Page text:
Energy Star is a market-based partnership, launched by the EPA in 1992, to reduce greenhouse gas emission through energy efficiency. Today, the Energy Star label can be found in more than 20,000 commercial buildings, 1.4 million new homes, and 65 different product categories. In 2012, more than 20,000 Energy Star-certified homes saved customers more than $2.7 billion in lower utility bills.
Commercial buildings that earn EPA’s Energy Star must perform in the top 25% of similar buildings nationwide, as certified by an accredited energy analyst or other approved professional. Currently within Energy Star’s program there are 15 building types—ranging from office buildings, to retail to K-12 schools—that can earn the Energy Star rating. These certified buildings use an average of 35% less energy than the average building in their class.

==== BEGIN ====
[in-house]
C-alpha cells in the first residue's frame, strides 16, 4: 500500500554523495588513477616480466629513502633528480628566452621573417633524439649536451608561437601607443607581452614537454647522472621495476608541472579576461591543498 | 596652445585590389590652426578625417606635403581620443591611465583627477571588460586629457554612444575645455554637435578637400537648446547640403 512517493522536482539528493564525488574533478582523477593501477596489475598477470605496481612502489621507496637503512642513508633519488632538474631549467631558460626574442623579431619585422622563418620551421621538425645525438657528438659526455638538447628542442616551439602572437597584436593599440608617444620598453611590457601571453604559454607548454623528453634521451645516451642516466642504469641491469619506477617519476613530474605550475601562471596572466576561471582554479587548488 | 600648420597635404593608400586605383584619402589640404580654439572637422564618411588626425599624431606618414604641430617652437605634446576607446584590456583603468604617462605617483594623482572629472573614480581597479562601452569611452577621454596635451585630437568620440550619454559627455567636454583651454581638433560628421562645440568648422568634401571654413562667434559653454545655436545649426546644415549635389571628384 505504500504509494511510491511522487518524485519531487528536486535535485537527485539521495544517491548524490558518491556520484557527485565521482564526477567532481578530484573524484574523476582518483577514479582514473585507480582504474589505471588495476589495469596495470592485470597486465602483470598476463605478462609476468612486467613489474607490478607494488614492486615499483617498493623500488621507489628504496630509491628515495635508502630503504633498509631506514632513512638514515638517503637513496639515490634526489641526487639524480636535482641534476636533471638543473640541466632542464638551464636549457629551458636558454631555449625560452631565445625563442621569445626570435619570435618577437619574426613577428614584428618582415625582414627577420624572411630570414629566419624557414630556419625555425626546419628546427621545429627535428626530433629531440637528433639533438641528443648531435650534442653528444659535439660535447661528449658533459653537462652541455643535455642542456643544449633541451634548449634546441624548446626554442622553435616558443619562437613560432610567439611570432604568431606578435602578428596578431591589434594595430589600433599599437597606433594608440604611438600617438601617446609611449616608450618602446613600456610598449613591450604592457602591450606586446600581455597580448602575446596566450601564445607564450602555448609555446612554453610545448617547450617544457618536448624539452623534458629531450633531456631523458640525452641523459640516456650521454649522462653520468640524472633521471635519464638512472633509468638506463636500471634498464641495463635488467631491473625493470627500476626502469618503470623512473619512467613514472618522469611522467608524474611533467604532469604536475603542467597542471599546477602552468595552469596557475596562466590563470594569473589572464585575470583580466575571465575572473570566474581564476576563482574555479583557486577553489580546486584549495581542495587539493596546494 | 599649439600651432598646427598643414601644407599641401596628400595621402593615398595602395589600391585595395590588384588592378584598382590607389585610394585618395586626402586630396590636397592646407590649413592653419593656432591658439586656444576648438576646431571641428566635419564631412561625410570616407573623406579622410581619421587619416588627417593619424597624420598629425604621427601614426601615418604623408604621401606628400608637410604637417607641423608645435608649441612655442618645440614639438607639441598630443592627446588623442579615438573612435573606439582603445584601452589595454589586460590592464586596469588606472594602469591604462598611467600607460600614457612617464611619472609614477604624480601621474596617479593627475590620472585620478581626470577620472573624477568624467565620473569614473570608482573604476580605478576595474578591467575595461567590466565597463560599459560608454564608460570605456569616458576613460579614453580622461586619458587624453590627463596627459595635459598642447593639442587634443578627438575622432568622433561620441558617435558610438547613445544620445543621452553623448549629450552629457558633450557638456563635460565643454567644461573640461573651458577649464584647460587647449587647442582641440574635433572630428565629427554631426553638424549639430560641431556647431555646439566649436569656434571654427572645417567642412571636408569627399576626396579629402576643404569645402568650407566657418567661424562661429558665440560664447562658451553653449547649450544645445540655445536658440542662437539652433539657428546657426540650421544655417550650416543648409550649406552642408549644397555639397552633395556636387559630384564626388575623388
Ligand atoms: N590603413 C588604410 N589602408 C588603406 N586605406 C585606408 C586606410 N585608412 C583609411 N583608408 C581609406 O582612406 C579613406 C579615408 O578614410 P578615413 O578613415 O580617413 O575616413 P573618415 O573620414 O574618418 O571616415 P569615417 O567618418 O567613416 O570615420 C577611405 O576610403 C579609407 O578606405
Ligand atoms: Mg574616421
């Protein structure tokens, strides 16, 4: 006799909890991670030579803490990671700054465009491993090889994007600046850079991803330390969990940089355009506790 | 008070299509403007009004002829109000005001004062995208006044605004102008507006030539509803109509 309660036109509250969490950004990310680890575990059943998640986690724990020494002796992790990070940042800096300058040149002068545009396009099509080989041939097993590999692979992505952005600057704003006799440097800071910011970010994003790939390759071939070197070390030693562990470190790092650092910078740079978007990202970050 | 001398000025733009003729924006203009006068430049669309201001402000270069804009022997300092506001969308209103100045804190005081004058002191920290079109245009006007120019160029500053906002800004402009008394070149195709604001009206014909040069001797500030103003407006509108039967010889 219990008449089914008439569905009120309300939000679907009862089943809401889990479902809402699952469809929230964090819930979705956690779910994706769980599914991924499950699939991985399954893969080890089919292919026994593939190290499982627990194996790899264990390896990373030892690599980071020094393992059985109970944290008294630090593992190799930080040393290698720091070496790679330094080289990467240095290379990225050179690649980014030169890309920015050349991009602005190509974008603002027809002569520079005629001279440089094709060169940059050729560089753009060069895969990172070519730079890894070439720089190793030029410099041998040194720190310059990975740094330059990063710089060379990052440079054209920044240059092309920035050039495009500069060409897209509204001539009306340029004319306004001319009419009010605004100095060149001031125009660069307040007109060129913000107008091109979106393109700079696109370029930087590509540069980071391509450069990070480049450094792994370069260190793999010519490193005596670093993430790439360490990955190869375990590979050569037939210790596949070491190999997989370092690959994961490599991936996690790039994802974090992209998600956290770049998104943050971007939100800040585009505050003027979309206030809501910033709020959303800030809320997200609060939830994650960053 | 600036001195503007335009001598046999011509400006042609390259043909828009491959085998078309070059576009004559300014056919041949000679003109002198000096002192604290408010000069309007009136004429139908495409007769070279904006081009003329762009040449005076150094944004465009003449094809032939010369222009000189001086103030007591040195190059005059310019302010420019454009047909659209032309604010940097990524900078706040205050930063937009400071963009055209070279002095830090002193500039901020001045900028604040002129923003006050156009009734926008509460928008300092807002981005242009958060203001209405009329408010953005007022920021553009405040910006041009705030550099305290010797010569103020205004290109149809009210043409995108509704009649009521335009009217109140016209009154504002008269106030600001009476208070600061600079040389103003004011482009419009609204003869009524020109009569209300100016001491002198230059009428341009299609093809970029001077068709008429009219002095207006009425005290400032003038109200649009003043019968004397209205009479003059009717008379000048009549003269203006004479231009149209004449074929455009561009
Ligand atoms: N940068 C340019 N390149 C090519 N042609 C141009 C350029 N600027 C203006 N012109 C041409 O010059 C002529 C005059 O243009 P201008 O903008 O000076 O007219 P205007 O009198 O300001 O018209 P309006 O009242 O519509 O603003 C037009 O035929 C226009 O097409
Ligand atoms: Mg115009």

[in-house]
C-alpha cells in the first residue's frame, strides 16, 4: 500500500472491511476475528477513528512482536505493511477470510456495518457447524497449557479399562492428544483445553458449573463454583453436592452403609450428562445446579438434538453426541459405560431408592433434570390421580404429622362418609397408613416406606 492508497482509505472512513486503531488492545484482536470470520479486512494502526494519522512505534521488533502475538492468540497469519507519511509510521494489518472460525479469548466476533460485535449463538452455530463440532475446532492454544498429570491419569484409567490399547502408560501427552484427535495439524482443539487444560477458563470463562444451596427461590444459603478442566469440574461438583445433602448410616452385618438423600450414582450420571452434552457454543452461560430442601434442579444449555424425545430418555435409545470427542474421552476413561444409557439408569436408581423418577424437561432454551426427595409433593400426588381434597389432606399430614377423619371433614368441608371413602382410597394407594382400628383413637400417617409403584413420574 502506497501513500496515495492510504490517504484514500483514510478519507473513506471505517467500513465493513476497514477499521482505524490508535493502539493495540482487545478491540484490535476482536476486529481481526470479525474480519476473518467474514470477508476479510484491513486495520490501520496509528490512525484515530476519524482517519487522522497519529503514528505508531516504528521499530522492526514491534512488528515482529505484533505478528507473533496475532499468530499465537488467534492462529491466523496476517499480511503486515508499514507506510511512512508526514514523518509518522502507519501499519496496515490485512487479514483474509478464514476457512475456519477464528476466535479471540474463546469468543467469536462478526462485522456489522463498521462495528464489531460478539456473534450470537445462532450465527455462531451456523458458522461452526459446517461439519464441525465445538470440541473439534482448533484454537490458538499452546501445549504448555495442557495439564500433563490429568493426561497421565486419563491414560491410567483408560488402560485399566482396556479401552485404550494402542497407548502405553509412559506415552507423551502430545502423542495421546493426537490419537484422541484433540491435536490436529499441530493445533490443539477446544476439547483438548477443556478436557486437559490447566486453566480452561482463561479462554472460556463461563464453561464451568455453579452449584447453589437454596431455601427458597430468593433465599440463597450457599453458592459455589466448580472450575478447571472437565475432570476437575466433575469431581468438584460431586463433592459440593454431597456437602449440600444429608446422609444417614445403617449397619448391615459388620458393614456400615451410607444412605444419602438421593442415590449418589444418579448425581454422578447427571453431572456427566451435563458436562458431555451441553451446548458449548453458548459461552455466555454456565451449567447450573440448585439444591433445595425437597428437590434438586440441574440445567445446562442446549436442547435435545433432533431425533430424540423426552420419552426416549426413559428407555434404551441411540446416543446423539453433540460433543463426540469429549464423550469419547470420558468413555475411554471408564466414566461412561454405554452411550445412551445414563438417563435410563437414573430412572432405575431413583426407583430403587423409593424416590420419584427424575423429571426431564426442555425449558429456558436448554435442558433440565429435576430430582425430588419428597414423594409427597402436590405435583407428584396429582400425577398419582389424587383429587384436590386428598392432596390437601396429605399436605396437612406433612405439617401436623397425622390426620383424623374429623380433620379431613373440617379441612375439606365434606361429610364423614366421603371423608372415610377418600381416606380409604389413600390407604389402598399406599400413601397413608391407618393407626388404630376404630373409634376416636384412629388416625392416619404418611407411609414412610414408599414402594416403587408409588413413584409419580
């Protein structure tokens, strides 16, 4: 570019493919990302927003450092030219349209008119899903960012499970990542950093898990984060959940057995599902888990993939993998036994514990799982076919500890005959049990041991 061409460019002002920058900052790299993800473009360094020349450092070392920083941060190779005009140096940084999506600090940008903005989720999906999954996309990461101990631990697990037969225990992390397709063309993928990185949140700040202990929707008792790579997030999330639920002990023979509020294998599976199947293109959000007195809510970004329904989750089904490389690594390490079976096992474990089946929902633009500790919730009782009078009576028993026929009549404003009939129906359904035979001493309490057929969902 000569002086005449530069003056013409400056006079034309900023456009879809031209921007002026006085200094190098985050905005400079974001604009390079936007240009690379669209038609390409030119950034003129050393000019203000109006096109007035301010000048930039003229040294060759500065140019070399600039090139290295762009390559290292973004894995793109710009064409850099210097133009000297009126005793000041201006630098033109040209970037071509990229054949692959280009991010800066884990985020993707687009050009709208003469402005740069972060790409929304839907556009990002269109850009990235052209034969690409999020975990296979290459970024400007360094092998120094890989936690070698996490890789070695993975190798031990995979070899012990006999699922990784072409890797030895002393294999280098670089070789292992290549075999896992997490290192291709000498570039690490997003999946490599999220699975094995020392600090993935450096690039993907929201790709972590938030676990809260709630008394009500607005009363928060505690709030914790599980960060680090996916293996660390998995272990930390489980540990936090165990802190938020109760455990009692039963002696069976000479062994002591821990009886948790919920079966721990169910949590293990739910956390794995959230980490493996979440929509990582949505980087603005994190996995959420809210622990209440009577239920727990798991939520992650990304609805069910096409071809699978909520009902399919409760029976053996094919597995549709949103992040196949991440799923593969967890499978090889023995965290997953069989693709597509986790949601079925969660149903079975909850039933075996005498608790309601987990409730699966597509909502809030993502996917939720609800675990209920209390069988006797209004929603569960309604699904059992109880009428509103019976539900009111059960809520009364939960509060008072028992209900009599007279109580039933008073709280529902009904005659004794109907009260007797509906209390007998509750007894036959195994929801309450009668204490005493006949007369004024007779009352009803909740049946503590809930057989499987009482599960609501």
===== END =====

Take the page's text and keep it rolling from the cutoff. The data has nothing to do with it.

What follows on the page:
EPA continues to see an increase in buildings applying for and earning an Energy Star. The pace seems to be accelerating. In 2012, the cumulative number of Energy Star certified buildings increased by more than 24% over 2011.

2.1 BuildingIQ Can Improve the Energy Star Rating of a Building

Energy Star rating is based on a building’s energy intensity. It measures a building’s energy per square foot (kWh/sq ft), and normalizes the measure according to functional use of the building, construction type, size, operating characteristics, and climate, as well as other factors. This allows cohorts, or “like” buildings, to be compared. Buildings are ranked by percentile within a given category, or cohort group. For example, an Energy Star rating of 80 means that the building is in the 80th percentile of energy performance among its peers; that is, it performs at a level as good as or better than 80% of all the buildings in its cohort group.